But, much like when Carolina played Tampa a few weeks ago, I feel like this is a game where Tampa runs into a team that is peaking at the right time. Five straight weeks with a negative defensive DVOA. Michael Crabtree has come back and performed admirably, if not up to his usual standard, and three receivers is enough weapons to get Colin Kaepernick into a groove. The start time matters, but the talent disparity seems like a lot to overcome.
Andrew Potter: Mike Glennon has looked like a third-round rookie in the past couple of weeks too, ranking 31st and 30th by DYAR while completing only 23 of 46 passes. A struggling quarterback is bad news against this 49ers defense, and as you observed last week (link) the 49ers have been surprisingly efficient with their own passing game.
Rivers McCown: Against two of the best defenses in the NFL, let's remember. And the Bucs didn't really have much reason to throw at the end of last week.
I can see the case for picking Tampa, but subjectively speaking I feel like San Francisco generally closes out on bad-to-mediocre teams pretty well, last year's problems with St. Louis excepted. I expect good coaching and good talent to carry the day.
Andrew Potter: I'd agree with that. The Buccaneers are better than a usual 4-9 team. They are not better than a usual 9-4 team, which is what San Francisco is.
Rivers McCown: First order of business for these Giants: was the failure of the passing game this year a personnel or a schematic problem? I'm inclined to lean schematic, because I think Rueben Randle needs a dumbed-down role in the game plan. I am open to other opinions, of course. I don't necessarily think it's Tom Coughlin's time to go, but I do think Kevin Gilbride is a potential sacrifice.
Andrew Potter: Scheme versus personnel is rarely an either-or question. Hakeem Nicks hasn't been the Hakeem Nicks I think the Giants expected, which puts pressure on Randle and Victor Cruz. Both have above-average DVOA -- 8.9% and 3.3% respectively, and even Nicks is at 1.4% -- which suggests they aren't being used especially poorly. Brandon Myers hasn't quite replaced Martellus Bennett, however, and their receiving backs would make Jaguars and Ravens fans cringe. Oh, and Eli Manning leads the league in interceptions again, which should be fun against Seattle's secondary.
Rivers McCown: Nicks hasn't been the same player, no, but he's still a credible third receiver. Myers has been a clear downgrade. The offensive line, I think, should bear more fault than any unit -- but offensive line is also not a position that is easy to quick-fix on talent. I think you're better off bringing in a fresh coach to see what he can work with than spending big on linemen in free agency, certainly.
Andrew Potter: Eli Manning is also about to turn 33, ranks 36th by DVOA this year, and is not guaranteed the same longevity as his brother. It's possible that a new coach or a new receiver could revitalize him and the Giants offense, or it's possible that he's simply on the back nine of his career.
As for Seattle, the Seahawks are still two games ahead of everybody except New Orleans, and can clinch the division and a bye this weekend. As with the 49ers, this is a 1PM ET kickoff. They surely won't lose this though, will they? First in defense (-20.2%) against 28th in offense (-15.3%). Sixth in offense (13.1%) against tenth in defense (-6.8%). A massive disparity in special teams, fifth (5.8%) against 31st (-6.6%). Seattle is better by the numbers in every phase of the game.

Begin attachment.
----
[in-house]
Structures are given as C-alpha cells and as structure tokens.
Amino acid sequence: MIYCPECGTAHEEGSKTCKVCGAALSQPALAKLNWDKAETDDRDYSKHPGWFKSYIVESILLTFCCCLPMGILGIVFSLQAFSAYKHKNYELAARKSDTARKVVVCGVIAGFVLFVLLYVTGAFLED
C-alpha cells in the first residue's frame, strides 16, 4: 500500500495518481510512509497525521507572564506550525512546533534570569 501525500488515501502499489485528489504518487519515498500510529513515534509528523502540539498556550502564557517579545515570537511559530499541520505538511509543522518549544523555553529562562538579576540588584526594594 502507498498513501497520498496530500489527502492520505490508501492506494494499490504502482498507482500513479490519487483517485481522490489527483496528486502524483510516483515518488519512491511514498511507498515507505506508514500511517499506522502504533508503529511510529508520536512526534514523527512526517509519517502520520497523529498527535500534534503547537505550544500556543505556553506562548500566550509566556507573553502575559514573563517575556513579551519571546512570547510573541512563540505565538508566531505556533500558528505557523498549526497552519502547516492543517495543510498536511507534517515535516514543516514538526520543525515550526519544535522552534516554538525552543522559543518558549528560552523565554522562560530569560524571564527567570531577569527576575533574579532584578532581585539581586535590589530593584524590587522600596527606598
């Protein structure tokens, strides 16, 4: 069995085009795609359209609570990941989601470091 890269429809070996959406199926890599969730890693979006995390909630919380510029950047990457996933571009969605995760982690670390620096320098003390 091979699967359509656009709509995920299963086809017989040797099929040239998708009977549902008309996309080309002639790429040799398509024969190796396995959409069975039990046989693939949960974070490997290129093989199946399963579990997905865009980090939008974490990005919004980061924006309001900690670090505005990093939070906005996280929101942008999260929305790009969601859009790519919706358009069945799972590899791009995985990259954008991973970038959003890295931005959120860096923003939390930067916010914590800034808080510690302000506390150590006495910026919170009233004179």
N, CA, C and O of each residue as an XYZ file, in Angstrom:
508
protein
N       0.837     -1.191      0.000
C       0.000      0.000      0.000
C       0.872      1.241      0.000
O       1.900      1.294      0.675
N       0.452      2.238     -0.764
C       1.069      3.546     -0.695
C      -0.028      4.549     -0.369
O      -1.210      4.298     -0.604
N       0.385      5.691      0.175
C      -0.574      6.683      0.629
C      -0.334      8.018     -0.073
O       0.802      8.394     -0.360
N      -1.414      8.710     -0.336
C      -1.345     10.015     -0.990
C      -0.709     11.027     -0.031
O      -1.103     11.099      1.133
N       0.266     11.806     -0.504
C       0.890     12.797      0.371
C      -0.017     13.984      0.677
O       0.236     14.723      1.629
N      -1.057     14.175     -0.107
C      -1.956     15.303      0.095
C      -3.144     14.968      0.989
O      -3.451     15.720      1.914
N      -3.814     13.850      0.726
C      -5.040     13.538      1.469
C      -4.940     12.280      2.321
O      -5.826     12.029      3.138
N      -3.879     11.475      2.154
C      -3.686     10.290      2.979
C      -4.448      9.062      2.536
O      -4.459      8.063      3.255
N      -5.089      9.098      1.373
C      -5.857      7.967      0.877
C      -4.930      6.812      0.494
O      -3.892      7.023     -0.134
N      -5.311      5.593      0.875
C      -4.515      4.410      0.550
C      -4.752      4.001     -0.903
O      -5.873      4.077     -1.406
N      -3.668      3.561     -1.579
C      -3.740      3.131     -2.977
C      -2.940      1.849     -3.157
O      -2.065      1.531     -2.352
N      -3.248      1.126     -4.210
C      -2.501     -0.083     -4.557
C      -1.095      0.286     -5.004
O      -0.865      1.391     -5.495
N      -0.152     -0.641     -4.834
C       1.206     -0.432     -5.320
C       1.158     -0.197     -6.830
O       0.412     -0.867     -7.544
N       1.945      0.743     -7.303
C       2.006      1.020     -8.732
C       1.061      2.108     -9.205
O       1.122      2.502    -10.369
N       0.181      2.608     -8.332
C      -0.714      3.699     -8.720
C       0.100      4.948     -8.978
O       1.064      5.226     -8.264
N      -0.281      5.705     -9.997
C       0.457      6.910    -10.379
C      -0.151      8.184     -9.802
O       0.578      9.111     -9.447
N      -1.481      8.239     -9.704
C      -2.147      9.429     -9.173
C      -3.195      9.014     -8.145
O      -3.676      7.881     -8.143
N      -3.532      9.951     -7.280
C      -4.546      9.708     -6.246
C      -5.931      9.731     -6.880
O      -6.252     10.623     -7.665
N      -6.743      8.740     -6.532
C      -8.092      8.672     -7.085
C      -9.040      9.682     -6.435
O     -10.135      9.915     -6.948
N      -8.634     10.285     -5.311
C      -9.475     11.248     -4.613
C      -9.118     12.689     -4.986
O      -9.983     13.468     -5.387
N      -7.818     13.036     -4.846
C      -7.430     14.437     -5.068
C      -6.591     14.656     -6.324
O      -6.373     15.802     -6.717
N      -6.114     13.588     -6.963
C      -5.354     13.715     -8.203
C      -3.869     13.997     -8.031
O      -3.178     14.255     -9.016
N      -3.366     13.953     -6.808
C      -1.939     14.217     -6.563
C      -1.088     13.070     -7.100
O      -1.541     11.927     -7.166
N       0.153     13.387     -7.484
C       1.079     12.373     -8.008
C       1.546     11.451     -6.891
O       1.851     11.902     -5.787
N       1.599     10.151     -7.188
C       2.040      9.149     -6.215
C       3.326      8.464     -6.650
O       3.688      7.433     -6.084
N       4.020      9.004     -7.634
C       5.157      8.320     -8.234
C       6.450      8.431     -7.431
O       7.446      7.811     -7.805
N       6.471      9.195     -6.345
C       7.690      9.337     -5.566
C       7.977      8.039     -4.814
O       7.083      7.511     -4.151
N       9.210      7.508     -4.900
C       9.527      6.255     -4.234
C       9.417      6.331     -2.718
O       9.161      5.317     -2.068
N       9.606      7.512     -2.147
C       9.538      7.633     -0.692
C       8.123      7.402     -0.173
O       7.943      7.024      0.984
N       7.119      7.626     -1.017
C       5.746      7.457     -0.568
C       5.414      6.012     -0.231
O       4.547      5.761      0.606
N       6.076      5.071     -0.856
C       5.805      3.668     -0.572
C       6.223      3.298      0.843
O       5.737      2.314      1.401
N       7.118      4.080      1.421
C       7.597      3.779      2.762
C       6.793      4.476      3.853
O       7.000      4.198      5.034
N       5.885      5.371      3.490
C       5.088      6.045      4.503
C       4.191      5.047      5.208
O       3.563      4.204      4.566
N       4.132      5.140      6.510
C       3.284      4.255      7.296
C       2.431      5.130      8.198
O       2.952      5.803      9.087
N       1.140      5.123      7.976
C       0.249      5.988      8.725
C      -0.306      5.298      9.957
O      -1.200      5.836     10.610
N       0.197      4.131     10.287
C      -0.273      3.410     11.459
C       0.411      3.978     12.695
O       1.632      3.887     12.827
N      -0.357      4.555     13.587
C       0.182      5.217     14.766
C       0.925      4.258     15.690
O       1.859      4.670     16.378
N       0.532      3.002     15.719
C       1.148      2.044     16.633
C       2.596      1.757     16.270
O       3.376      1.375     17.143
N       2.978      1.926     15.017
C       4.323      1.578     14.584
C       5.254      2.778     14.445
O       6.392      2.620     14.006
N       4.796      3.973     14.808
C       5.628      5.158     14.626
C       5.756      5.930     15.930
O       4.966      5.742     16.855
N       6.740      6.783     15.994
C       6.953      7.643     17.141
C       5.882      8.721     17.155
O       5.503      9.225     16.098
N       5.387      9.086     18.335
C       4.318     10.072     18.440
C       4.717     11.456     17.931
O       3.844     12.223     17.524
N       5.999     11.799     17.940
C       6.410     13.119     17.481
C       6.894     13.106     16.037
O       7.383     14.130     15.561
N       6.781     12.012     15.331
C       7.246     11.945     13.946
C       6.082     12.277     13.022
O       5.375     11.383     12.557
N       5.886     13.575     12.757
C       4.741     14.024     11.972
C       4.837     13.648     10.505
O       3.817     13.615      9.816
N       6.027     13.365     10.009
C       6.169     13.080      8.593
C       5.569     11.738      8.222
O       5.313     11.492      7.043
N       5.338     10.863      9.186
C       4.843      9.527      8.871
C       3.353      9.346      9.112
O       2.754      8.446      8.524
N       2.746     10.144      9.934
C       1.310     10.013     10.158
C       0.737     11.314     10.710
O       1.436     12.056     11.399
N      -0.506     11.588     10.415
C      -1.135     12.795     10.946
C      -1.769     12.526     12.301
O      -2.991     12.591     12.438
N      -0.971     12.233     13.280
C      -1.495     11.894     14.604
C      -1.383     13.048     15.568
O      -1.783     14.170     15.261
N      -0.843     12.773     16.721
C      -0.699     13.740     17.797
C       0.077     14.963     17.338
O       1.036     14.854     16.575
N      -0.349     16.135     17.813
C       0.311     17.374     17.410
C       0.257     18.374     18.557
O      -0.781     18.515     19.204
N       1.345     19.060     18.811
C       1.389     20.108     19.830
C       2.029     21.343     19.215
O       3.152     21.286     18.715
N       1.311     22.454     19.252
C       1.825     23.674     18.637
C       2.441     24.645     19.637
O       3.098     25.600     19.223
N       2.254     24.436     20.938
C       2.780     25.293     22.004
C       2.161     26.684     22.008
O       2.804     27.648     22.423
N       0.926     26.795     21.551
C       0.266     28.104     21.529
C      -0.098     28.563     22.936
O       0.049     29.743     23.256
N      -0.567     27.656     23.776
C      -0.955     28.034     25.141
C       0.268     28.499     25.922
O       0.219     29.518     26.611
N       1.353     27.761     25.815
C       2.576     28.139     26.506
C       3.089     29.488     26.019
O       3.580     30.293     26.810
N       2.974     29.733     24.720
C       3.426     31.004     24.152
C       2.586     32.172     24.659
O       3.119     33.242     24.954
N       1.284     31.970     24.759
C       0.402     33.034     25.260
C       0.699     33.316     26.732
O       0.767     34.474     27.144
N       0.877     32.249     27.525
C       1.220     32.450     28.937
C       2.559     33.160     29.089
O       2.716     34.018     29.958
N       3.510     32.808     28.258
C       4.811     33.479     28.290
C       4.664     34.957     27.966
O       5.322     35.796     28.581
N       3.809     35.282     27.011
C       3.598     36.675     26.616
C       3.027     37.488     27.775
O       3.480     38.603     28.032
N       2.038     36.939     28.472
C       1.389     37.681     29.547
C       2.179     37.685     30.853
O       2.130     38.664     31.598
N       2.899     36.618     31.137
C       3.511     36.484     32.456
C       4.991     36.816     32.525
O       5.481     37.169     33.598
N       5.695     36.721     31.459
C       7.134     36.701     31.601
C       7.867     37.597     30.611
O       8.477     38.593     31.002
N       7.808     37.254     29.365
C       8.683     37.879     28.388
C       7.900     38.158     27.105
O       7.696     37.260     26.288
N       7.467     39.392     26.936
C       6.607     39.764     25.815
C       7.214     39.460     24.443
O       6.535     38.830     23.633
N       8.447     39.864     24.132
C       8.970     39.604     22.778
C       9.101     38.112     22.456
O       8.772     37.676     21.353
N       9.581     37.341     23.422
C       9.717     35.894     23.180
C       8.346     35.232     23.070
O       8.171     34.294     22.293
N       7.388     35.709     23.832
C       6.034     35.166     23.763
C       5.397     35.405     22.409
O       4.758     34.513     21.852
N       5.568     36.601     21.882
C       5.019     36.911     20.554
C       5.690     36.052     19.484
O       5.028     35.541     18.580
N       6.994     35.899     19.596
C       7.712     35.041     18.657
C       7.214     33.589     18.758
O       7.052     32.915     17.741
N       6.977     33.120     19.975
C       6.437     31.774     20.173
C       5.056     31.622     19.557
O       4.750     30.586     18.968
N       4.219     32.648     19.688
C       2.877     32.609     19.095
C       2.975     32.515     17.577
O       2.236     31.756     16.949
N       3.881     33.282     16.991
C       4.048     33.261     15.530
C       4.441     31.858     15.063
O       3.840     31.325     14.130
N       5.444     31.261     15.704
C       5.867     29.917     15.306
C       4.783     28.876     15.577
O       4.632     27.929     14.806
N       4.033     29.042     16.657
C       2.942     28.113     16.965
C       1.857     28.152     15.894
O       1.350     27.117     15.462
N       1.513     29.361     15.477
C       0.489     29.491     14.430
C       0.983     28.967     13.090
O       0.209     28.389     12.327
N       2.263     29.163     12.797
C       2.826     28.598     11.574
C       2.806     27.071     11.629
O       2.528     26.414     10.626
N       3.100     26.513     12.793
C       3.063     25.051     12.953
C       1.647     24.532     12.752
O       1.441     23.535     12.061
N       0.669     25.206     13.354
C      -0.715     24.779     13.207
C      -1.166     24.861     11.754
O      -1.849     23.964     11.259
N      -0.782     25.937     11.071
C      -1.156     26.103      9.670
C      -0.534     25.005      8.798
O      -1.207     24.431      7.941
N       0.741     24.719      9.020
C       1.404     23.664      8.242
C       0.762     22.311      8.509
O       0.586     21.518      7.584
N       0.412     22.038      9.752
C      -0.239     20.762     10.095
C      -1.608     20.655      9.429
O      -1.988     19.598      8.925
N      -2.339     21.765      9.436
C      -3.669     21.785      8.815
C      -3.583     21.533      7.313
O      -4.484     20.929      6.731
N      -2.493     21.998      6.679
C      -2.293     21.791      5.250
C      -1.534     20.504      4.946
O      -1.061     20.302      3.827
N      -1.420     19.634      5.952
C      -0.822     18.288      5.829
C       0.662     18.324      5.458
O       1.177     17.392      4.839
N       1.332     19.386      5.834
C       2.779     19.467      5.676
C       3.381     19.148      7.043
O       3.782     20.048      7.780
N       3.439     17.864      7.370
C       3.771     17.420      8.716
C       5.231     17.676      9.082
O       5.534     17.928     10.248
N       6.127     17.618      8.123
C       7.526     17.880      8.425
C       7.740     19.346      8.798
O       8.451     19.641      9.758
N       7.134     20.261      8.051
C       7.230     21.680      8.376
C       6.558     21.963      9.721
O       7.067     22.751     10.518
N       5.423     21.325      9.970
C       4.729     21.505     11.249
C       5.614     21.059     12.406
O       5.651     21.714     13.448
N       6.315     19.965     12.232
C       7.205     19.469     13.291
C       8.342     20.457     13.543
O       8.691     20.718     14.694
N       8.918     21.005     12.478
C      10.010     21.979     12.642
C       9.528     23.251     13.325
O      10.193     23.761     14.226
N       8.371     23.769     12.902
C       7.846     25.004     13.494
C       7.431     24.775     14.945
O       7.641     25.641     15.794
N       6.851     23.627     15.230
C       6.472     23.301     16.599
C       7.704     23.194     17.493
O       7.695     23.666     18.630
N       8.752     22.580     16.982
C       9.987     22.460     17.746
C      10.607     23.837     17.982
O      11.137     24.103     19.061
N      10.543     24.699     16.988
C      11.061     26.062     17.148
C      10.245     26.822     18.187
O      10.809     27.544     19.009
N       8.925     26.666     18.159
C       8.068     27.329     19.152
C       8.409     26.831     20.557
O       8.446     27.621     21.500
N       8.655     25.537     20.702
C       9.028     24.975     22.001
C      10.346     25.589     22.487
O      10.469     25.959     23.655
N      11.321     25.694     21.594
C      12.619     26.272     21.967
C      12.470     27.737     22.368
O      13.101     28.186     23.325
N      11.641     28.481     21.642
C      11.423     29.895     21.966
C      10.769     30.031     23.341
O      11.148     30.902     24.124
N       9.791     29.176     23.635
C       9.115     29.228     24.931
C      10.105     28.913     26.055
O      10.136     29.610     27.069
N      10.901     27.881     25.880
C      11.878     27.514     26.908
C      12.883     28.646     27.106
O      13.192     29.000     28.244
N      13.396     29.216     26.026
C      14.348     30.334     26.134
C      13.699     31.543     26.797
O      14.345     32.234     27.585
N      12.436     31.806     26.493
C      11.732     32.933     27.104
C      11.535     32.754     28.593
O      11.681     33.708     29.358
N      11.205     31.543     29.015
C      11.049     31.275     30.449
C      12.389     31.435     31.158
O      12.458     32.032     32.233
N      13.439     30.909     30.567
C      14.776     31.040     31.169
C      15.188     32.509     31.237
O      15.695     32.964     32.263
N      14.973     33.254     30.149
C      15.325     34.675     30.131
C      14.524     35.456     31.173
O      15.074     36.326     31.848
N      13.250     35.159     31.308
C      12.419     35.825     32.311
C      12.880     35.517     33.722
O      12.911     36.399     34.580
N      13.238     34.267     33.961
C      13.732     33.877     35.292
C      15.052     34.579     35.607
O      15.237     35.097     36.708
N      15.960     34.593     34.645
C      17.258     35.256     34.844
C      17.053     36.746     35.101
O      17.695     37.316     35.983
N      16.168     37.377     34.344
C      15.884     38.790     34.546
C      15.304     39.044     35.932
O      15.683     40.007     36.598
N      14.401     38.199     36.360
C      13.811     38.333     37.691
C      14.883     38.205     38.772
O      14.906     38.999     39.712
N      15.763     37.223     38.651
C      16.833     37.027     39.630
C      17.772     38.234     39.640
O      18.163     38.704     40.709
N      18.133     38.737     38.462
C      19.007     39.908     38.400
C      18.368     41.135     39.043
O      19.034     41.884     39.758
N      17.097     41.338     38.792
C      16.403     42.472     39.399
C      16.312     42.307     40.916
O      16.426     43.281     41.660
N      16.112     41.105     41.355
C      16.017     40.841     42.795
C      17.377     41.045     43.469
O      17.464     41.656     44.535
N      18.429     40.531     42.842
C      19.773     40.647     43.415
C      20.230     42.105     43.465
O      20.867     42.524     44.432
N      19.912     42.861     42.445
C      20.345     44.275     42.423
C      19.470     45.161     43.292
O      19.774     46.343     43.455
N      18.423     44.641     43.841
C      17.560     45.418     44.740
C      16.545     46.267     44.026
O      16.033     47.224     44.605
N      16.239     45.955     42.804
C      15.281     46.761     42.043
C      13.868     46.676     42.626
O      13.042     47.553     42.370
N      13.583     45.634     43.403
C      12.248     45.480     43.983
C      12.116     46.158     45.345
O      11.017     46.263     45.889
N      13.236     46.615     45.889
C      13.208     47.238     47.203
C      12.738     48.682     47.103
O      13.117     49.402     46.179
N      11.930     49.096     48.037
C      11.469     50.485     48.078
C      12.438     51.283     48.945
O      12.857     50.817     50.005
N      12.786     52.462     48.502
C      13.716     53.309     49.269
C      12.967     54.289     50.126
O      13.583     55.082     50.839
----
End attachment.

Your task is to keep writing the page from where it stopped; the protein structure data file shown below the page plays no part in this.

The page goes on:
Rivers McCown: I wouldn't be astonished if it happened, but no, I don't give the Giants much of a chance. Their best hope is that Seattle's backup cornerbacks morph into pumpkins. And even if they did morph into pumpkins, Eli would probably stick a ball right into their carved faces for a pick-six.
Andrew Potter: Last week's snow in Philadelphia's stadium was a lot more fun than the last time it snowed inside Minnesota's, but despite its passing efficiency taking a hit last week the Eagles offense should return to normal here. Minnesota couldn't stop Baltimore's 30th-ranked -21.6% offense in the snow at the end of last week's game. How are the Vikings going to stop Philadelphia's (third-ranked, 19.9%) in a dome?
Rivers McCown: Might be time to retire the "snow" = poor offense idea after last week, is my guess. A little snow is no big deal. Snow that completely obscures the field, like it did in the first quarter of Detroit-Philly, is a different thing.
Oh, right, the answer to your question is "no." Without Adrian Peterson, the Vikings are going to have to have a lot go right to win this game. I think it lays out especially well for Philly because Minnesota's defense seems very vanilla to me.
Andrew Potter: The Vikings defense also doesn't do anything especially well. They're below average in DVOA against the pass and the run, and 11th or lower against every type of receiver in our lists. They're 14th in Adjusted Line Yards and 28th in Adjusted Sack Rate. Philadelphia's offense, by contrast, is great running the ball and good passing, has the second-most efficient quarterback in the league (who may return to the top after Thursday night's Broncos letdown), a dynamic dual-threat running back, and two of the league's most efficient receivers. It looks like a series of mismatches all over the field.